The issue of racism is cleverly touched upon also. Being half mortal/half witch (her father was a warlock, her mother a mortal) means Sabrina is seen as an abomination by some in the magic community, someone to be shunned and shamed. It’s a clear reference to discrimination, prejudice and racism, and while there is nothing thematically new in that given those are topics often explored in TV, the way it is approached is interesting. One of Sabrina’s harshest critics is Prudence, member of the deliciously bitchy Weird Sisters, and a young woman of color. It would have been an easy route to take casting a white actress to embody a character with racial prejudice undertones to her, given the history of this world. But approaching it from this way really highlights a point that is often forgotten: racism and prejudice exist in many forms, and can come from any direction.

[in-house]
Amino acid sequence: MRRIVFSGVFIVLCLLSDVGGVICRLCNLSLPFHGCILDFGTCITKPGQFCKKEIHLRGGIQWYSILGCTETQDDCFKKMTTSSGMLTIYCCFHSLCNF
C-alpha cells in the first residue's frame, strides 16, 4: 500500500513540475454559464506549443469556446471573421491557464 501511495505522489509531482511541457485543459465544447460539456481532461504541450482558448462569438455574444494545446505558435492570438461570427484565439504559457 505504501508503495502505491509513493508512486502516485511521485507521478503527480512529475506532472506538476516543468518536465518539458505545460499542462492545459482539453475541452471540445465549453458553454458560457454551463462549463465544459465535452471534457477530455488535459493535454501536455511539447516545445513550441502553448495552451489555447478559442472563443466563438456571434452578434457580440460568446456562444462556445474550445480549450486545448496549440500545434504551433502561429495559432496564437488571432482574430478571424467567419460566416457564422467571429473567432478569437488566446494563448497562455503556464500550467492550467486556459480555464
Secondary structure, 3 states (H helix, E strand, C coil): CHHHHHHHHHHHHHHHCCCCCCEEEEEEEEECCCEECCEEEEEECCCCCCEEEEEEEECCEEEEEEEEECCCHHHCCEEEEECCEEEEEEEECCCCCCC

Aside from it’s embrace of the dark occult theme, and tackling of issues in a clever way, Chilling Adventures of Sabrina has other stuff going for it too. The cast is amazing, including the likes of veterans Miranda Otto (perfect here as the strict, takes-no-shit Aunt Zelda) and Lucy Davis (the perfect foil to Otto’s Zelda; her Aunt Hilda is quirky, warm and motherly). Shipka looks just like the Sabrina from the comics, so much so that you’d be forgiven for thinking she walked directly from the pages. She’s great as the lead, likeable and manages to make the role her own (something that was always going to be hard given how people took Melissa Joan Hart as Sabrina in the 90’s series to their hearts. Admittedly, the dark tone and subject matter could have helped with this, as it really distinguishes the too young witches, but still). Ross Lynch is lovable as the oblivious Harvey Kinkle, who gets more of a fleshed out back story here than he ever did in the 90’s series. Tati Gabrielle adds some gravitas to the Mean Girls-esque Weird Sisters, as their leader Prudence, while Chance Perdomo is an instant scene-stealer as Ambrose, Sabrina’s charismatic, pansexual, British cousin, sentenced to permanent house arrest in the Spellman household (he never appeared throughout the 90’s run of the show, but does appear in the source comics, and gets his debut run on screen here). Sabrina’s sidekick Salem makes an appearance…however he DOESN’T talk like he did back in the 90’s. Although, that actually kind of fits here!